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Vascular Testing

Vascular Testing at Mason City Clinic

Comprehensive vascular testing is one of many critical services we provide at Mason City Clinic. Our vascular testing currently includes:

Contact our Vascular Surgery Center: 641.494.5261


Abdominal Aortic Aneurysm (AAA) Ultrasound

Mason City Clinic | Vascular TestingThe aorta is the body’s largest blood vessel. It starts in the heart and continues through the chest and abdomen to the legs. An aneurysm is a bulge in the artery wall when the walls balloon outward with the pressure of the blood flow inside. If an aneurysm bursts, it can cause heavy, life-threatening internal bleeding. Aneurysms can form in arteries throughout the body, but most occur in the aorta. If the aneurysm occurs in the lower section of the aorta, it is known as an abdominal aortic aneurysm; if it occurs in the portion of the aorta in your chest, it is called a thoracic aortic aneurysm.

If an abdominal aortic aneurysm is suspected, an aortic ultrasound will be ordered to confirm this diagnosis. Ultrasound utilizes sound waves in scanning the aorta to give detailed information concerning the blood flow and quality of musculature around the area. The procedure requires a soft gel to be spread across the area to be observed, which helps the sound waves travel between the machine and the body. The actual imaging itself is painless, but if the area to be imaged was tender beforehand, some discomfort may ensue.

If an aneurysm is discovered, it will be monitored closely through regular ultrasound scanning. Many remain small and never rupture. Large, fast-growing, leaking or painful aneurysms may require surgery. Surgery is performed immediately on aneurysms that threaten imminent rupture or that have already ruptured, although the procedure is less successful once the vessel has burst.

Patients at risk for this condition, including smokers and those over the age of 60, should be screened regularly for an abdominal aortic aneurysm through imaging tests or genetic testing.


Venous Ultrasound

Venous ultrasound is a noninvasive imaging test that uses sound waves to create pictures of vein structures and blood flow to help accurately diagnose venous conditions.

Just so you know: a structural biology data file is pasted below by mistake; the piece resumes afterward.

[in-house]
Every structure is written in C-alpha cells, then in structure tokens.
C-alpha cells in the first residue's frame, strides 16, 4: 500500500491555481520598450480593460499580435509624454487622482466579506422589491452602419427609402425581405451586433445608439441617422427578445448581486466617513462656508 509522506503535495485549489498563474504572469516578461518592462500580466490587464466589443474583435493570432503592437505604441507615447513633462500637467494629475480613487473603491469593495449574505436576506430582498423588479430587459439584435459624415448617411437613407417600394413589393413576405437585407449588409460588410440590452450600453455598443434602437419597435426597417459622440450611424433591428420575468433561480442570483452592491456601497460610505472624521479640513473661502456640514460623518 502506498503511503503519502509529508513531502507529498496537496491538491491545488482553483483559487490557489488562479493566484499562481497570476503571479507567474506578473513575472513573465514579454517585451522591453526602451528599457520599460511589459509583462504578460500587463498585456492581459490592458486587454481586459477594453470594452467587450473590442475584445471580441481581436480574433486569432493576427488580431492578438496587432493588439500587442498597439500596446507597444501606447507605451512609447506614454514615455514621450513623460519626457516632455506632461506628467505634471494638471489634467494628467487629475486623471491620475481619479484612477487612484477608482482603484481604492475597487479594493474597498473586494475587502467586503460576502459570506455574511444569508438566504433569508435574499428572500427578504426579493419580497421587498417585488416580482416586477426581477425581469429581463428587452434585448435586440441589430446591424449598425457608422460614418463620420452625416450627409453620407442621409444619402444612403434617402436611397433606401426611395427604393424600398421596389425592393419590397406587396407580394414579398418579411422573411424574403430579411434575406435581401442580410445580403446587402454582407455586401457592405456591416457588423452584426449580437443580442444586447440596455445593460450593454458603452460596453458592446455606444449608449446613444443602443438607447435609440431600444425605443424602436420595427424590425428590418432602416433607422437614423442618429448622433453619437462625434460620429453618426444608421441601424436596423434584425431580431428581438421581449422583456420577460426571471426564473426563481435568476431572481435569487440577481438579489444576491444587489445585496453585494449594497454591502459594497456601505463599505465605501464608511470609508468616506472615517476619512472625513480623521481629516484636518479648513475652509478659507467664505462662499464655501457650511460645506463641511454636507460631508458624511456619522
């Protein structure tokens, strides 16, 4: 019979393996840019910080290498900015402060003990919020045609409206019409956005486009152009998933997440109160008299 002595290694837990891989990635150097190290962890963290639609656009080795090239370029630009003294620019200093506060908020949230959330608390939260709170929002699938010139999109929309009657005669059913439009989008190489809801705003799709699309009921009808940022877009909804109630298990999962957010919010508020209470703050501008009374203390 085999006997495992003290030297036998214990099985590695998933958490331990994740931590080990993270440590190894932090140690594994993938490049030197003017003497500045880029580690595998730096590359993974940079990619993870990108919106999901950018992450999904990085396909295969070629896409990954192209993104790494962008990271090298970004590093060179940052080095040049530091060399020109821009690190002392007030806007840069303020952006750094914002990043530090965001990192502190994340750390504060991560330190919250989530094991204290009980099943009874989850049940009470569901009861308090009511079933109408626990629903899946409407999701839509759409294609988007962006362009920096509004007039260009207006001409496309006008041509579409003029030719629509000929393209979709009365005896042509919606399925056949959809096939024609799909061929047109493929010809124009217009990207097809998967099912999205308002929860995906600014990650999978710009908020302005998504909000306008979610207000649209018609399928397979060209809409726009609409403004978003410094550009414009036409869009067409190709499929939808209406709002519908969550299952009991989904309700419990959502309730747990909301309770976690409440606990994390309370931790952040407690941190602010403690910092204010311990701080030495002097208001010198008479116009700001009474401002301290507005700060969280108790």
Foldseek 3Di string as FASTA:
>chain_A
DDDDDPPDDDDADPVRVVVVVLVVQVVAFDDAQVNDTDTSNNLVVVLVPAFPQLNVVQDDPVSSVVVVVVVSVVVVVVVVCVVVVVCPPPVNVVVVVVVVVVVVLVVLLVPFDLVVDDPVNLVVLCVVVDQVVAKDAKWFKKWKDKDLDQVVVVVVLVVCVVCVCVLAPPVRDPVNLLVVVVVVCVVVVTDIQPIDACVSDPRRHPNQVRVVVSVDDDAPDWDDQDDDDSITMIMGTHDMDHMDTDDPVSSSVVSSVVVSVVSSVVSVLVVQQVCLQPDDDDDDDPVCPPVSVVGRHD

Also known as lower extremity ultrasound, this diagnostic test can assess the veins for diseases such as dilatation, known as varicose veins, that can cause pain and tiredness of the legs. It also assesses if there is a clot in the veins that could possibly lead to pulmonary embolism. Your doctor will determine which type of procedure is most effective for your individual symptoms or condition. Once the results have been analyzed, your doctor will determine a personalized treatment plan for your condition.


Arterial Doppler/Duplex Ultrasound

An arterial Doppler/duplex ultrasound is often performed to evaluate blood flow in patients complaining of leg or arm pain, numbness, tingling and fatigue, as these symptoms may be indicative of a narrowing or blockage of the major arteries. Doppler technology uses sound waves to detect blood flow and identify any differences in blood pressure within different areas of the arms and legs.

During the Doppler/duplex ultrasound procedure, blood pressure is taken with a cuff at several areas along the arm and legs, and a transducer is moved across the area to detect blood flow through the areas before and after the blood pressure cuff is inflated. Patients may experience mild cramping as the cuff cuts off circulation in the targeted area. Patients can return to their regular activities immediately after the test.


Carotid Duplex Ultrasound

Mason City Clinic | Vascular TestingCarotid duplex ultrasound is a diagnostic procedure that uses sound waves to detect blood flow problems in the carotid arteries. The carotid arteries are located in the neck and send blood to the brain. Blood clots and narrowed arteries are among the conditions that can be diagnosed through a carotid duplex. This test is commonly performed on patients who recently had a stroke or transient ischemic attack (TIA).

Carotid duplex is usually performed with the patient lying down on their back. A gel is applied to the skin and a handheld machine known as a transducer is run lightly across the neck along the carotid arteries. The transducer sends sound waves through the neck, forming imaging of their arrangement. Patients can return to their regular activities immediately after the test.

To learn more about our vascular services, please call 641.494.5261 today or use our online form to schedule an appointment. Our vascular testing patients come to us from Albert Lea, Algona, Charles City, Iowa Falls, Mason City, New Hampton and nearby areas.

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